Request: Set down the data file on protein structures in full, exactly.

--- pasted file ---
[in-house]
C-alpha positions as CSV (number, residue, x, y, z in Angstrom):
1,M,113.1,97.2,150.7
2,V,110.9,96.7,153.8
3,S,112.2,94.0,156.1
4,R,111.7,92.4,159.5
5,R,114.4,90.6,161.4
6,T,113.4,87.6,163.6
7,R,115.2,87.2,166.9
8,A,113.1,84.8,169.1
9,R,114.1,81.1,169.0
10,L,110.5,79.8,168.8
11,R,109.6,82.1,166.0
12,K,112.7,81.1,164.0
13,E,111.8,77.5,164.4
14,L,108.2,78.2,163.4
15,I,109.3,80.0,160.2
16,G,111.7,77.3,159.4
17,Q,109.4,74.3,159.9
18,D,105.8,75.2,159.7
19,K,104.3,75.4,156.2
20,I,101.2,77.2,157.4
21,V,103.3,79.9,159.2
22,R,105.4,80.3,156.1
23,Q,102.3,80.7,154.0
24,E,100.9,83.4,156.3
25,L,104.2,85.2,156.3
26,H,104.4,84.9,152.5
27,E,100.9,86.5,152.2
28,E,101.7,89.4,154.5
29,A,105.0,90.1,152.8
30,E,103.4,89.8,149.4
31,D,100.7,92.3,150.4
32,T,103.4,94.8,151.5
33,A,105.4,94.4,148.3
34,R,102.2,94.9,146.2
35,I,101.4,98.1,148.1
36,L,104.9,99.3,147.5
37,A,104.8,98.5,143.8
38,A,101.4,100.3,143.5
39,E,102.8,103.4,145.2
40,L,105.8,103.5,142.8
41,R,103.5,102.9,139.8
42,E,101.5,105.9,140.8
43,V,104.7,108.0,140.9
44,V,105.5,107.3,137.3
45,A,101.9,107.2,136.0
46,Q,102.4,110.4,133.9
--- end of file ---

[in-house]
C-alpha positions as CSV (number, residue, x, y, z in Angstrom):
1,M,113.1,97.2,150.7
2,V,110.9,96.7,153.8
3,S,112.2,94.0,156.1
4,R,111.7,92.4,159.5
5,R,114.4,90.6,161.4
6,T,113.4,87.6,163.6
7,R,115.2,87.2,166.9
8,A,113.1,84.8,169.1
9,R,114.1,81.1,169.0
10,L,110.5,79.8,168.8
11,R,109.6,82.1,166.0
12,K,112.7,81.1,164.0
13,E,111.8,77.5,164.4
14,L,108.2,78.2,163.4
15,I,109.3,80.0,160.2
16,G,111.7,77.3,159.4
17,Q,109.4,74.3,159.9
18,D,105.8,75.2,159.7
19,K,104.3,75.4,156.2
20,I,101.2,77.2,157.4
21,V,103.3,79.9,159.2
22,R,105.4,80.3,156.1
23,Q,102.3,80.7,154.0
24,E,100.9,83.4,156.3
25,L,104.2,85.2,156.3
26,H,104.4,84.9,152.5
27,E,100.9,86.5,152.2
28,E,101.7,89.4,154.5
29,A,105.0,90.1,152.8
30,E,103.4,89.8,149.4
31,D,100.7,92.3,150.4
32,T,103.4,94.8,151.5
33,A,105.4,94.4,148.3
34,R,102.2,94.9,146.2
35,I,101.4,98.1,148.1
36,L,104.9,99.3,147.5
37,A,104.8,98.5,143.8
38,A,101.4,100.3,143.5
39,E,102.8,103.4,145.2
40,L,105.8,103.5,142.8
41,R,103.5,102.9,139.8
42,E,101.5,105.9,140.8
43,V,104.7,108.0,140.9
44,V,105.5,107.3,137.3
45,A,101.9,107.2,136.0
46,Q,102.4,110.4,133.9